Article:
3 ways to cast off

Published on 14 March 2014 3 min read

Eventually, even the longest project must end, and that means casting off (or binding off). Casting off is the finishing technique of removing the live stitches from your needle by looping them back over each other to create a secure edge at the end of your knitted piece of fabric. Whether you're completing that knitted jumper or scarf, casting off means your project won't unravel where the stitches have been secured in place. Cast off stitches can be used to finish your project or create shape or add features to your knitwear such as button holes.

There are plenty of wonderful ways to complete this step which vary in texture and elasticity but before we start let's recap on what you might have already learnt on your knitting odyssey.

Which other knitting techniques have you already mastered?

Casting off is the method of securing your finished knitted fabric, but if you're about to embark on your first project you may want to explore these preliminary techniques before you learn this final step! Once you're up to speed you can decide which cast off technique is best for you.

Knitting techniques to learn before you cast off

Once you've mastered the basic knitting skills and come to the end of your knitted fabric, you're ready cast off! Whether you're looking for a stretchy edge - perfect for fitted cuffs and collars, to firm or pretty cast offs to match the style of your project, there are several wonderful ways to complete your fabric. Choosing the right cast off can make or break a project. A too tight cast off can make a garment impossible to wear, while a too loose one can leave an edge looking floppy and messy.

Here are three of our favourite cast off methods to try:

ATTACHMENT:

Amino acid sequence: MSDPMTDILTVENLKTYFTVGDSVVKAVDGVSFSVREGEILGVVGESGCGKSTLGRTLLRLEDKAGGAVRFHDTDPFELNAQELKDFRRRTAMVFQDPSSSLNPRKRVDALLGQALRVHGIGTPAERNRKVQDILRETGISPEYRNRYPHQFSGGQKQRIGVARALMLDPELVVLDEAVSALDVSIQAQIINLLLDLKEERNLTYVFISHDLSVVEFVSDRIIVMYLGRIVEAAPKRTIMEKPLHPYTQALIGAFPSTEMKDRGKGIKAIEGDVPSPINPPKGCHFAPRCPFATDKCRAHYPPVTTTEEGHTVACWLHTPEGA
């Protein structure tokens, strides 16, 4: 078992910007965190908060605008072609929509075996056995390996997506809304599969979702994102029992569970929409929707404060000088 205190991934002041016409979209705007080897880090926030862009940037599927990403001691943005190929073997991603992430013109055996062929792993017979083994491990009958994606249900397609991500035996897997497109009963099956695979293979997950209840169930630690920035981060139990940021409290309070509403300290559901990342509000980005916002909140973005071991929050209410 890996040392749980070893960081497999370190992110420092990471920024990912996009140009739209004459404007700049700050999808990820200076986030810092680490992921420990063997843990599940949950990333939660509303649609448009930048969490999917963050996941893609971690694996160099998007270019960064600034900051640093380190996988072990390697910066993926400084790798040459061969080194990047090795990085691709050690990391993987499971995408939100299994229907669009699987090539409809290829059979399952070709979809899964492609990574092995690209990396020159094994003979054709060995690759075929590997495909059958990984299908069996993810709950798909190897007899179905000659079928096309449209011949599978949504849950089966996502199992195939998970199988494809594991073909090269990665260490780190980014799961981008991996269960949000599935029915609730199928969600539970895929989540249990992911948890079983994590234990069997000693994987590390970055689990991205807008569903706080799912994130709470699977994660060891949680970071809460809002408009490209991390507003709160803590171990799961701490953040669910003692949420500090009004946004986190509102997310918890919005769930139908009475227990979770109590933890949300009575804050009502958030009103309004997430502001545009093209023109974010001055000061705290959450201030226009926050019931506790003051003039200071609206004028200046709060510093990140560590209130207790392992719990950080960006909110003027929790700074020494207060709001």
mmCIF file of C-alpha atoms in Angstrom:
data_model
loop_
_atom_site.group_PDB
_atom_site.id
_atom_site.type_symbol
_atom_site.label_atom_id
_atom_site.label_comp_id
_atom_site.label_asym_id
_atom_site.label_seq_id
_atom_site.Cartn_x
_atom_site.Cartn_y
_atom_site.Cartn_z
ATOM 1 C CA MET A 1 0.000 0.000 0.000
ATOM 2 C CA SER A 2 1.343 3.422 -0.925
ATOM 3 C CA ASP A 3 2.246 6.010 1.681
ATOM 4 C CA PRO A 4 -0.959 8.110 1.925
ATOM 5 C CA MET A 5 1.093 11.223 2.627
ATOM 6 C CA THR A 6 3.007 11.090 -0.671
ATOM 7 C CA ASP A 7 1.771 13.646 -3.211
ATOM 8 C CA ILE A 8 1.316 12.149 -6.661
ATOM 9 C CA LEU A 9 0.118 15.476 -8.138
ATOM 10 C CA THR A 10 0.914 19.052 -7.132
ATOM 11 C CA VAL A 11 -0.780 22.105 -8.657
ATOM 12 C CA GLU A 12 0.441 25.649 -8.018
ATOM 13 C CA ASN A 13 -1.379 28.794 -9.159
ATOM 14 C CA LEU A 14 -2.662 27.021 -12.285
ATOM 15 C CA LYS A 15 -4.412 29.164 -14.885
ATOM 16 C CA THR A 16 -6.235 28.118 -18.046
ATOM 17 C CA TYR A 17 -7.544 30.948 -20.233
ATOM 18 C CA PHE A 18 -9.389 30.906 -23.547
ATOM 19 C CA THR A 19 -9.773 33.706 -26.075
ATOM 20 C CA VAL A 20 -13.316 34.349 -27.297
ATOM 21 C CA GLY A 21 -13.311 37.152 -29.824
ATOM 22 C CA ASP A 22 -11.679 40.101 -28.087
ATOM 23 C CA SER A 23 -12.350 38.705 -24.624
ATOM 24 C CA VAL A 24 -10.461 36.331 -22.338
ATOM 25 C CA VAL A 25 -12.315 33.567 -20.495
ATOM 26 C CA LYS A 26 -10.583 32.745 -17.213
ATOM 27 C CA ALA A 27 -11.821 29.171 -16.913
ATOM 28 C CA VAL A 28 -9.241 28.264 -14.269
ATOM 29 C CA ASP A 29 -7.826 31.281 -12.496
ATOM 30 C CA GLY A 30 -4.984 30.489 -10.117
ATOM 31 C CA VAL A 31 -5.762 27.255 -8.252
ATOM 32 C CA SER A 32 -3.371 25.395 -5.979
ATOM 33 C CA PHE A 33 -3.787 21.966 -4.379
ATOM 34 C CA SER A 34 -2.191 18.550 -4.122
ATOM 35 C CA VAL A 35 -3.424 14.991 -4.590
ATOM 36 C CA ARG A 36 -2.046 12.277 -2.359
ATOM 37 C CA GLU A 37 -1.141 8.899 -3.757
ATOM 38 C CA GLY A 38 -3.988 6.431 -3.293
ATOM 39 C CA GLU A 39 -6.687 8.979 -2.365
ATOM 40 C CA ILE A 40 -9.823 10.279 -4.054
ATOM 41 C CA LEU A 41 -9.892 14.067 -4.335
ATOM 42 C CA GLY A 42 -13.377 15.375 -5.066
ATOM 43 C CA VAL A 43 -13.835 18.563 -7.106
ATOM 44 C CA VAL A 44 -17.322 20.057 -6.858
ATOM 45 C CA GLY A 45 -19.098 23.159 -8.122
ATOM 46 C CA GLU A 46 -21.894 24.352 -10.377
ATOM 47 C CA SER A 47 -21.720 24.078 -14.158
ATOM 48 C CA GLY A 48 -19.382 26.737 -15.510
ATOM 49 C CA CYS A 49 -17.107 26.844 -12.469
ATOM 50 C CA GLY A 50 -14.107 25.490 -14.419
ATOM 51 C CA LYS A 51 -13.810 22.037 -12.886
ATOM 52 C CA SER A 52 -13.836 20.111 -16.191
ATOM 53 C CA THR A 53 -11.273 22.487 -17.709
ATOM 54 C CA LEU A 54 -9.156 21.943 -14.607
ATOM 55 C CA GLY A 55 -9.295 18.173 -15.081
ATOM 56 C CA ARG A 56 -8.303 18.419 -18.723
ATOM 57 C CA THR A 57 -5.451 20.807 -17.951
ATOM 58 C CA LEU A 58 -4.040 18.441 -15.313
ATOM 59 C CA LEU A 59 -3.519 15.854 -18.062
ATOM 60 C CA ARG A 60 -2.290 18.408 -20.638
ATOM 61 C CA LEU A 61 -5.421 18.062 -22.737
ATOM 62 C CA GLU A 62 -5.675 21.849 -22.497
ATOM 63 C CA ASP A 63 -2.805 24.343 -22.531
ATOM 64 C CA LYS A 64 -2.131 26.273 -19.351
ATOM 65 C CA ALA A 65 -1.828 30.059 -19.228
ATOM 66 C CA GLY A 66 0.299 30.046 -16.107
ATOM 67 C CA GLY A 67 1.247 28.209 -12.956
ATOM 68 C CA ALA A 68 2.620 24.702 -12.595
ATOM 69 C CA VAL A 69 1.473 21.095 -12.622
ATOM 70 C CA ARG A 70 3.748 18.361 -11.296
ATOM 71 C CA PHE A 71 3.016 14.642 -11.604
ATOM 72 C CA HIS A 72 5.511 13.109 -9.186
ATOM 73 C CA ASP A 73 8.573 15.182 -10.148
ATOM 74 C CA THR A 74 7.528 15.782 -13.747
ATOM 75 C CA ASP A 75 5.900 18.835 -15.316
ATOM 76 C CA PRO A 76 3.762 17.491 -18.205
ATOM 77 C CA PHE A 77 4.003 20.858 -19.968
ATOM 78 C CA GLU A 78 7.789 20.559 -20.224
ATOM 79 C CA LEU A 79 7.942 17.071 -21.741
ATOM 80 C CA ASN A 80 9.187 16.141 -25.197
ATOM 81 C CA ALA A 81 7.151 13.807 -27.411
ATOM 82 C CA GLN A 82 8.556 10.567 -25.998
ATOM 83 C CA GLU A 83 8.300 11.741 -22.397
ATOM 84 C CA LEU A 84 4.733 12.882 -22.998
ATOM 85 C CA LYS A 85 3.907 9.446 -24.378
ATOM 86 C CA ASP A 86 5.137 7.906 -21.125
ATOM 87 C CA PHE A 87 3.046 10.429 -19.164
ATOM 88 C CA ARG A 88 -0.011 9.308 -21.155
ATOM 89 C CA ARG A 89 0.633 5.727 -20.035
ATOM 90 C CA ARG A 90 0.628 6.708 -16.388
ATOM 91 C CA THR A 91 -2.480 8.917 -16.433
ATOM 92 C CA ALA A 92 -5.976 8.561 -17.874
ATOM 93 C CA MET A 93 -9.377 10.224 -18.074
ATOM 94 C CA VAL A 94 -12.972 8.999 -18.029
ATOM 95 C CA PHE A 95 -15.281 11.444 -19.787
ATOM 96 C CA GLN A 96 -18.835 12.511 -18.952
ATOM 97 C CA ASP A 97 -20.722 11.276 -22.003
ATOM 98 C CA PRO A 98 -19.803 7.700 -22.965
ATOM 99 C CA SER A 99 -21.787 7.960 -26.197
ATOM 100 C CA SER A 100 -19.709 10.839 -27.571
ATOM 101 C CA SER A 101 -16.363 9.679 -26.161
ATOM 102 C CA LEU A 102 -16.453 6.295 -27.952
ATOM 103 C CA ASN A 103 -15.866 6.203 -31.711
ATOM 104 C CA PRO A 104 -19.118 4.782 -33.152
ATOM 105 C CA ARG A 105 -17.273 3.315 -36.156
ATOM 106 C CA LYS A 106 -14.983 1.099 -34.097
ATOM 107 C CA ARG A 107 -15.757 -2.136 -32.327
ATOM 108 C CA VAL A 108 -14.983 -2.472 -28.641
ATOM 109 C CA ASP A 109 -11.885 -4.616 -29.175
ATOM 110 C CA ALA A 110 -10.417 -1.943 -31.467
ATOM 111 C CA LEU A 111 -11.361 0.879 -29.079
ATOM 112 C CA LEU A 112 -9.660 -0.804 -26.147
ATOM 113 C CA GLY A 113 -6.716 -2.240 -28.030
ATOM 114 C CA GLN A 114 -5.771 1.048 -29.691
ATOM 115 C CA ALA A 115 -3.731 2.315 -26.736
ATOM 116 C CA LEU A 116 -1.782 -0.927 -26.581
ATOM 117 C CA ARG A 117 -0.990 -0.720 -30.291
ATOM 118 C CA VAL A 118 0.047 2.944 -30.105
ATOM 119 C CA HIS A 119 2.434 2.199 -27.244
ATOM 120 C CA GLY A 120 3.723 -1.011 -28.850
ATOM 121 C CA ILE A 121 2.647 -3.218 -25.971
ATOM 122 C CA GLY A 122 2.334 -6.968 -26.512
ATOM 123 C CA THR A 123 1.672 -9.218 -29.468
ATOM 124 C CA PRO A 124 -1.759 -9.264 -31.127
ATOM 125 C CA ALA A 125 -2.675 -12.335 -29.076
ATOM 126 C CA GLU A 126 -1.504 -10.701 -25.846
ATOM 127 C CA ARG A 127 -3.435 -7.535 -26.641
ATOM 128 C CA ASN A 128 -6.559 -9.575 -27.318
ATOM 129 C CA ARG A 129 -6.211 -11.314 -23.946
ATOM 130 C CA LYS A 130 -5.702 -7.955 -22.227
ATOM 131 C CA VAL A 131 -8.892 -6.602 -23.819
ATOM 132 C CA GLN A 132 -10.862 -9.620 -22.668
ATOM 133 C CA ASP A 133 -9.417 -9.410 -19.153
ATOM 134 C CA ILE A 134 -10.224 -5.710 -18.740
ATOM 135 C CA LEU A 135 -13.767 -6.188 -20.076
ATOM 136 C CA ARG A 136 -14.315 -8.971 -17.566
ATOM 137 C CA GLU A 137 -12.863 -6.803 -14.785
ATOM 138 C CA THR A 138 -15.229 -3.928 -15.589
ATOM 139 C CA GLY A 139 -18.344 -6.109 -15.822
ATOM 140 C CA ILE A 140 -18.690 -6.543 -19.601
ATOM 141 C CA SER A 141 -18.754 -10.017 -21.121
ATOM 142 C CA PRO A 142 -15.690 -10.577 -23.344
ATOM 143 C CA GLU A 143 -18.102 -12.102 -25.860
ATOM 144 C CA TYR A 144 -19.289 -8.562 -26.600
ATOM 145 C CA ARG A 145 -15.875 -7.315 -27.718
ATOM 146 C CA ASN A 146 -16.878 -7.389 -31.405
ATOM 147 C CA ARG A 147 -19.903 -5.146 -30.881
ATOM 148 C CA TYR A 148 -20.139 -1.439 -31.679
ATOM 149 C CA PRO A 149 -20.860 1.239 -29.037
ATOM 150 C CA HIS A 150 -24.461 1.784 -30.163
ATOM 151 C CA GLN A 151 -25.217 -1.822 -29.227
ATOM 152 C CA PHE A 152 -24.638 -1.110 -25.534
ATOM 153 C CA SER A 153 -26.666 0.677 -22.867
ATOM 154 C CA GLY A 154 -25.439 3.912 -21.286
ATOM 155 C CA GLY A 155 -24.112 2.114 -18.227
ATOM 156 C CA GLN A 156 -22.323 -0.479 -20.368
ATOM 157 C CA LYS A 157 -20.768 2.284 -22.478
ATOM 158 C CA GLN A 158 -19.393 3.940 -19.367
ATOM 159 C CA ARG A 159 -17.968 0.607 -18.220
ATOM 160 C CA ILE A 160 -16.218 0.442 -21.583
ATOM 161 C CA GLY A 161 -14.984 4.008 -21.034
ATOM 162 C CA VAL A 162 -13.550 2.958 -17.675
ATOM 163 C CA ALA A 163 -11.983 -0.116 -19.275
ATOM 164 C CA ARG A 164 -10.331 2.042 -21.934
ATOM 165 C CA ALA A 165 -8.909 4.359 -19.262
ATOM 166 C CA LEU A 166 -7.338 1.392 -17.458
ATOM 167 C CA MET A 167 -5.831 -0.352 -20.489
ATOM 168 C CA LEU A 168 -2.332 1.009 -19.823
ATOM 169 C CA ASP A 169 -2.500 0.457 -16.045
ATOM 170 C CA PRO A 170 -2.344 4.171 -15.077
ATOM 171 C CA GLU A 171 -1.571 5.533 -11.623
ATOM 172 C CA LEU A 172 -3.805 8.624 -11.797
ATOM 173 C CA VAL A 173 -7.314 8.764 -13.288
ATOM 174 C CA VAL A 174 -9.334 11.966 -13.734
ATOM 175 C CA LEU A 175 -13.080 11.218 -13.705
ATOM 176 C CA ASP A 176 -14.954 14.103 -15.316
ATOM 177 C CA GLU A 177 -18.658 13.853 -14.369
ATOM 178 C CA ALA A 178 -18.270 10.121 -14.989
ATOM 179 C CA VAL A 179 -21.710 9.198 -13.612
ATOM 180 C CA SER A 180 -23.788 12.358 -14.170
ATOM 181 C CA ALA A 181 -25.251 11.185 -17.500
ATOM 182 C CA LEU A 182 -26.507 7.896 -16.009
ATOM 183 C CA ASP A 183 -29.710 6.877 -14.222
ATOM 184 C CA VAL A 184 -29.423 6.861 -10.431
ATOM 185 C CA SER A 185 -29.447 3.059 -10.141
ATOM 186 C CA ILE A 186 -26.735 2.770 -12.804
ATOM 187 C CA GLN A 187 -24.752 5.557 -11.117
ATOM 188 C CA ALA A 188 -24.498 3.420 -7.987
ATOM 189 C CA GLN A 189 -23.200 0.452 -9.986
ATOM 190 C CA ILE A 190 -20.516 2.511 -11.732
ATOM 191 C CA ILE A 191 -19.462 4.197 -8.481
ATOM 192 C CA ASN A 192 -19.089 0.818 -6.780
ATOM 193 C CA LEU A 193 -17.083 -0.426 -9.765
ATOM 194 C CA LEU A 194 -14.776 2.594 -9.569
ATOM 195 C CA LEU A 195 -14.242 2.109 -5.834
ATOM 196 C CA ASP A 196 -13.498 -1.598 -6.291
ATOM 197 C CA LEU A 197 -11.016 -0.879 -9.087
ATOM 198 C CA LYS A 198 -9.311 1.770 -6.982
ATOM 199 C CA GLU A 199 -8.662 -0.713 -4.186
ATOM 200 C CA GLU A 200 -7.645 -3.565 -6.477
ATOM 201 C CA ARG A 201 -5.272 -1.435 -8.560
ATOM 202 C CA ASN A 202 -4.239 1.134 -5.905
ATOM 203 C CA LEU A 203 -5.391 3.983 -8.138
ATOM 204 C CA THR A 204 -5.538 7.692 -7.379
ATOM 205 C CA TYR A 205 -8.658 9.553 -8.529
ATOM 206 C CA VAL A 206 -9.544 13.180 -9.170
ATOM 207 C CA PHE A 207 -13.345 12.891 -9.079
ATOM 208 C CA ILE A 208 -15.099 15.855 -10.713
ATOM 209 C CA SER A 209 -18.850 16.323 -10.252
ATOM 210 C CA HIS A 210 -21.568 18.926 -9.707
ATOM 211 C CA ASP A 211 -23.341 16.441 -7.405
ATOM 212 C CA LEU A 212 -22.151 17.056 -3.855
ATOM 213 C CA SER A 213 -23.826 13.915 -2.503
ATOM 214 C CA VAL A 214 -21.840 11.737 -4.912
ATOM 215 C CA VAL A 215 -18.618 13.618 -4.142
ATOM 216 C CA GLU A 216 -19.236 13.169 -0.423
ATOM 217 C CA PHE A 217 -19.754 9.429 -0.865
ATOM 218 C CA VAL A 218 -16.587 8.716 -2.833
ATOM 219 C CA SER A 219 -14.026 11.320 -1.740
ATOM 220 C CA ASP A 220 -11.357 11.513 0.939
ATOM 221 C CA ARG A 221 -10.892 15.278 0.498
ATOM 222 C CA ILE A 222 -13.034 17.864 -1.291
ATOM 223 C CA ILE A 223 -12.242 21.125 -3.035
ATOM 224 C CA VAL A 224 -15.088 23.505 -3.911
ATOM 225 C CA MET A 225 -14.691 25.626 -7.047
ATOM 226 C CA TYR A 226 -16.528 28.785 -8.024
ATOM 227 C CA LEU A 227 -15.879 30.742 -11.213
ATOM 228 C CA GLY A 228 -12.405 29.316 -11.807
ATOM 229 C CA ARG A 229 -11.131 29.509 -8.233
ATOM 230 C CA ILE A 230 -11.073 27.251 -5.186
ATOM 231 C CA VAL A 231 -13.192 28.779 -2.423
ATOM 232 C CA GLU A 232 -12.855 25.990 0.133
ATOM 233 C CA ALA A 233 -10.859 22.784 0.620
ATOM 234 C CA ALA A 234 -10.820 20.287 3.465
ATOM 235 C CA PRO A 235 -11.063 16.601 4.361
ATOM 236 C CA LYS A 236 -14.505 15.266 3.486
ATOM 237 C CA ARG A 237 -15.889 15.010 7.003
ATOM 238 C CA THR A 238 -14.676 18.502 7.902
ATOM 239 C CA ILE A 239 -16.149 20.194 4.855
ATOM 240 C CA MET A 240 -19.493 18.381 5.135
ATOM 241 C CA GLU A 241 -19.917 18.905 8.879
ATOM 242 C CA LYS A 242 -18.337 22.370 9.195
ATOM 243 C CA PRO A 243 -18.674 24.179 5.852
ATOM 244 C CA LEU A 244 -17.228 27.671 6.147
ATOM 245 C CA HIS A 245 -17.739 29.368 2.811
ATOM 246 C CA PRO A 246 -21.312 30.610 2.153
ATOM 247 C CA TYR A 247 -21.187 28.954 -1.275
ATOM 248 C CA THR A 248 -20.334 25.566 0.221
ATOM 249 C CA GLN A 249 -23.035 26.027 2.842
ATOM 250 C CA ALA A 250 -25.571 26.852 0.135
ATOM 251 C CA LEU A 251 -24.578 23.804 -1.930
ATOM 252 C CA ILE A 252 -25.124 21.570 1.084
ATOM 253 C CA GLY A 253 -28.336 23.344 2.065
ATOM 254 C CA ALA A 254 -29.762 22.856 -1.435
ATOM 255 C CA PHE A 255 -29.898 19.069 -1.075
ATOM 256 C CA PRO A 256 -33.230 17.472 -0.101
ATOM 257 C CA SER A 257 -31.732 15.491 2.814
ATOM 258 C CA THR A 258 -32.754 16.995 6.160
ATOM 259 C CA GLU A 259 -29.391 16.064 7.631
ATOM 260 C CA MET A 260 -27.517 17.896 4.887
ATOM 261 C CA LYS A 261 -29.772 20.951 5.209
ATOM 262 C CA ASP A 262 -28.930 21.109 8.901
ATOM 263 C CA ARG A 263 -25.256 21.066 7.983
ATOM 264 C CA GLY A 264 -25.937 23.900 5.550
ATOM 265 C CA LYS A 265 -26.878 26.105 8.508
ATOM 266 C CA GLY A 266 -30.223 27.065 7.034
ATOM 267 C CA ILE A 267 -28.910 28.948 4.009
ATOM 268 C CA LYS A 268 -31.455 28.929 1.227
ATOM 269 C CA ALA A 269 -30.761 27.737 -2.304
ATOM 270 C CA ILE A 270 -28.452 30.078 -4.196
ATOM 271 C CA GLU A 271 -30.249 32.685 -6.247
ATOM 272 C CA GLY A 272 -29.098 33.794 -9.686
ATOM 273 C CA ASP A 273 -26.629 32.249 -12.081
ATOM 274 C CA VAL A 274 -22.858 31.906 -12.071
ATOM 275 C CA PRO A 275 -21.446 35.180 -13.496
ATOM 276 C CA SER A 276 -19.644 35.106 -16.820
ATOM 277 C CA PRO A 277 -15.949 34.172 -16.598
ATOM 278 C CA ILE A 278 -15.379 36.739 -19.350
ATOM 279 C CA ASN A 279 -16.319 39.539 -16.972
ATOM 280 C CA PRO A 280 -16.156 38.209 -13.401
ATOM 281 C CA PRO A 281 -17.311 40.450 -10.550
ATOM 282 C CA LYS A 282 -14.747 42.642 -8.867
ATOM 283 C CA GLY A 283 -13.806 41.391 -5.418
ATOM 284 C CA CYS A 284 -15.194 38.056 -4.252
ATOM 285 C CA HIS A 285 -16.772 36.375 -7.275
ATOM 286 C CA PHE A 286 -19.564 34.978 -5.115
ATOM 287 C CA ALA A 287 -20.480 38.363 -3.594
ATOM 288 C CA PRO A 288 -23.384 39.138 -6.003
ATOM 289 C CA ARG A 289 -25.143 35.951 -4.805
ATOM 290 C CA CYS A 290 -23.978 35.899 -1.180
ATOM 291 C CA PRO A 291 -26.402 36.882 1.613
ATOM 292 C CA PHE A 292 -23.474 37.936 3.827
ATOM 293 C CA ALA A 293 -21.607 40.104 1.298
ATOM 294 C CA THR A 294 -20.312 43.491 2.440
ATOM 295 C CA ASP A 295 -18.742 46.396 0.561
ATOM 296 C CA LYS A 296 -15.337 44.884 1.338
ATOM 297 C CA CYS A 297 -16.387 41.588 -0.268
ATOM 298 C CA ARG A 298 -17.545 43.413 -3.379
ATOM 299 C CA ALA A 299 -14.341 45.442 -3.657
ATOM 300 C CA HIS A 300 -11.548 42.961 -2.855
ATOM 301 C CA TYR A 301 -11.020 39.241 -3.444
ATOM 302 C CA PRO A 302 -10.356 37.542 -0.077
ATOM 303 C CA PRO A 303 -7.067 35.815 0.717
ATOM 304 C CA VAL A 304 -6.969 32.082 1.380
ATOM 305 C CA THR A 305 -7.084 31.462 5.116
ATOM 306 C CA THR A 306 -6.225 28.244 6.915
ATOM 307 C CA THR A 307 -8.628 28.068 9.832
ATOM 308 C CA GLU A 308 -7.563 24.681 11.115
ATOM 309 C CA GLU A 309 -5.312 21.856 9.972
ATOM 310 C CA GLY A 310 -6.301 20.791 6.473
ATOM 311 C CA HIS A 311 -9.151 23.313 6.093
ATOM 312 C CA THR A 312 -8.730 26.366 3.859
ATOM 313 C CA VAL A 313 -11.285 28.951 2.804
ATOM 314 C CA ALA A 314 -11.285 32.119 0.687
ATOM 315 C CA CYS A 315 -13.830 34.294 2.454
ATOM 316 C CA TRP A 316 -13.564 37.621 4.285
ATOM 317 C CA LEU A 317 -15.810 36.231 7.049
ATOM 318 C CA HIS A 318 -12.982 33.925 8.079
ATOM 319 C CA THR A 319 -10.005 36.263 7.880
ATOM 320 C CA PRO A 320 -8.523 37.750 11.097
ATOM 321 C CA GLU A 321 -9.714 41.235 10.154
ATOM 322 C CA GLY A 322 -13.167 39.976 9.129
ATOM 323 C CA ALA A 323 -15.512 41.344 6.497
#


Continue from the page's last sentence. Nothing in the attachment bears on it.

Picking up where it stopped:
1. Simple knit cast off

This is a great technique for beginners as it creates a nice firm edge. It's also wonderful if you need to cast off mid-project, to create a sudden change in shape to your project such as a collar or sleeve. This cast off creates another row of stocking stitch. For a basic purl cast off, simply purl when it says knit in our step-by-step instructions.

1

Knit two stitches. The first step is to knit the first two stitches in your row as you would normally do when knitting a row.

2

Insert left needle into first stitch. Take your left hand needle and insert into the first stitch (the lower of the two stitches).

3

Create your first cast off stitch. Using your needle, hook the lower stitch over the upper stitch and pull off the left hand needle. You will now have one stitch on your right hand needle. You've now completed your first cast off stitch!

4

To continue casting off. Knit the next stitch as normal, so you have two stitches on your right hand needle.

5

Insert your left needle into the lower stitch again. So the point of the left needle is facing the right hand needle.

6

Repeat step 3. Loop over the top stitch and pull off the left hand needle, so you have one stitch on your right needle. Repeat this to the end of the row to complete your cast off!

2. How to do a picot cast off

If you are after a pretty textured edge to your knitwear why not try the picot cast off method!

This is great for intermediate and advanced knitters who want to show off their skills. The picot cast off adds a textured embellishment to your mittens, cardigans, jumpers, baby blankets.

3. How to create a tighter cast off

Also called the one-over-two bind off. This firm cast off is great for securing cables, pleats or any other tight pattern.

A variation of the first simple cast off we showed you except instead you knit a third stitch before you cast off (instead of just using two stitches). You then pass the first stitch over the next two stitches.

Free beginner knitting patterns

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